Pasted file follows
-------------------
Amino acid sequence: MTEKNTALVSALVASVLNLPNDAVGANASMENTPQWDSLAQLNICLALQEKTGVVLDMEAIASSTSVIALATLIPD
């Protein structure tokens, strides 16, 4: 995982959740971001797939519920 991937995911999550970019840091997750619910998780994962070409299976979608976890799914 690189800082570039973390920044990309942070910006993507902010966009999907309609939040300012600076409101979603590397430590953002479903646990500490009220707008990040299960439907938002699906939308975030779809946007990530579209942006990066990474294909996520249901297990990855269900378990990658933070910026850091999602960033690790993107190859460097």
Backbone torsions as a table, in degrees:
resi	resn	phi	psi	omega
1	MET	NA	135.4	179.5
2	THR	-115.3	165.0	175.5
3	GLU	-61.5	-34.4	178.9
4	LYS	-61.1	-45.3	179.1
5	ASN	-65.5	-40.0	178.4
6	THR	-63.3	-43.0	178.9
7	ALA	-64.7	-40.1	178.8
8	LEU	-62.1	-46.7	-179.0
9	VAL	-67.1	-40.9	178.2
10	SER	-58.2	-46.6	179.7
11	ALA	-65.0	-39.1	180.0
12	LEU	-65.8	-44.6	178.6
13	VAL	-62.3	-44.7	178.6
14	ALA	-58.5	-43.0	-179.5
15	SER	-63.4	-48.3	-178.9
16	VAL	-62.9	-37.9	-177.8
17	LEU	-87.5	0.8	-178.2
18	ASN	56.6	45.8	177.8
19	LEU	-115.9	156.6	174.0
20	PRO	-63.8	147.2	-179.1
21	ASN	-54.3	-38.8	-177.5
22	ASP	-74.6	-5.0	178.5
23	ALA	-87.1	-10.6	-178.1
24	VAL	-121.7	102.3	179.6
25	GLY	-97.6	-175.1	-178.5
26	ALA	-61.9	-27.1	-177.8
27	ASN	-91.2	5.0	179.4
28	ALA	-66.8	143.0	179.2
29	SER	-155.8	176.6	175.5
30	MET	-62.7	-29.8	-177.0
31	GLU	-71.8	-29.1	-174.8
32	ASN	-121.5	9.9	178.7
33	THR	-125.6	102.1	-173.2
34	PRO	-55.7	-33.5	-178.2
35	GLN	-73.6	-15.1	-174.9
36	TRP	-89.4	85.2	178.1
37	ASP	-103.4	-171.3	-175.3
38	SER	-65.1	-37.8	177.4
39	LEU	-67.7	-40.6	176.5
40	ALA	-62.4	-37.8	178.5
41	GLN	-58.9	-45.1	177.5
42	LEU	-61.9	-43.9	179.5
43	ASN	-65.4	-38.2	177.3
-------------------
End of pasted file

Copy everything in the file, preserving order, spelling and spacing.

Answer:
Amino acid sequence: MTEKNTALVSALVASVLNLPNDAVGANASMENTPQWDSLAQLNICLALQEKTGVVLDMEAIASSTSVIALATLIPD
């Protein structure tokens, strides 16, 4: 995982959740971001797939519920 991937995911999550970019840091997750619910998780994962070409299976979608976890799914 690189800082570039973390920044990309942070910006993507902010966009999907309609939040300012600076409101979603590397430590953002479903646990500490009220707008990040299960439907938002699906939308975030779809946007990530579209942006990066990474294909996520249901297990990855269900378990990658933070910026850091999602960033690790993107190859460097």
Backbone torsions as a table, in degrees:
resi	resn	phi	psi	omega
1	MET	NA	135.4	179.5
2	THR	-115.3	165.0	175.5
3	GLU	-61.5	-34.4	178.9
4	LYS	-61.1	-45.3	179.1
5	ASN	-65.5	-40.0	178.4
6	THR	-63.3	-43.0	178.9
7	ALA	-64.7	-40.1	178.8
8	LEU	-62.1	-46.7	-179.0
9	VAL	-67.1	-40.9	178.2
10	SER	-58.2	-46.6	179.7
11	ALA	-65.0	-39.1	180.0
12	LEU	-65.8	-44.6	178.6
13	VAL	-62.3	-44.7	178.6
14	ALA	-58.5	-43.0	-179.5
15	SER	-63.4	-48.3	-178.9
16	VAL	-62.9	-37.9	-177.8
17	LEU	-87.5	0.8	-178.2
18	ASN	56.6	45.8	177.8
19	LEU	-115.9	156.6	174.0
20	PRO	-63.8	147.2	-179.1
21	ASN	-54.3	-38.8	-177.5
22	ASP	-74.6	-5.0	178.5
23	ALA	-87.1	-10.6	-178.1
24	VAL	-121.7	102.3	179.6
25	GLY	-97.6	-175.1	-178.5
26	ALA	-61.9	-27.1	-177.8
27	ASN	-91.2	5.0	179.4
28	ALA	-66.8	143.0	179.2
29	SER	-155.8	176.6	175.5
30	MET	-62.7	-29.8	-177.0
31	GLU	-71.8	-29.1	-174.8
32	ASN	-121.5	9.9	178.7
33	THR	-125.6	102.1	-173.2
34	PRO	-55.7	-33.5	-178.2
35	GLN	-73.6	-15.1	-174.9
36	TRP	-89.4	85.2	178.1
37	ASP	-103.4	-171.3	-175.3
38	SER	-65.1	-37.8	177.4
39	LEU	-67.7	-40.6	176.5
40	ALA	-62.4	-37.8	178.5
41	GLN	-58.9	-45.1	177.5
42	LEU	-61.9	-43.9	179.5
43	ASN	-65.4	-38.2	177.3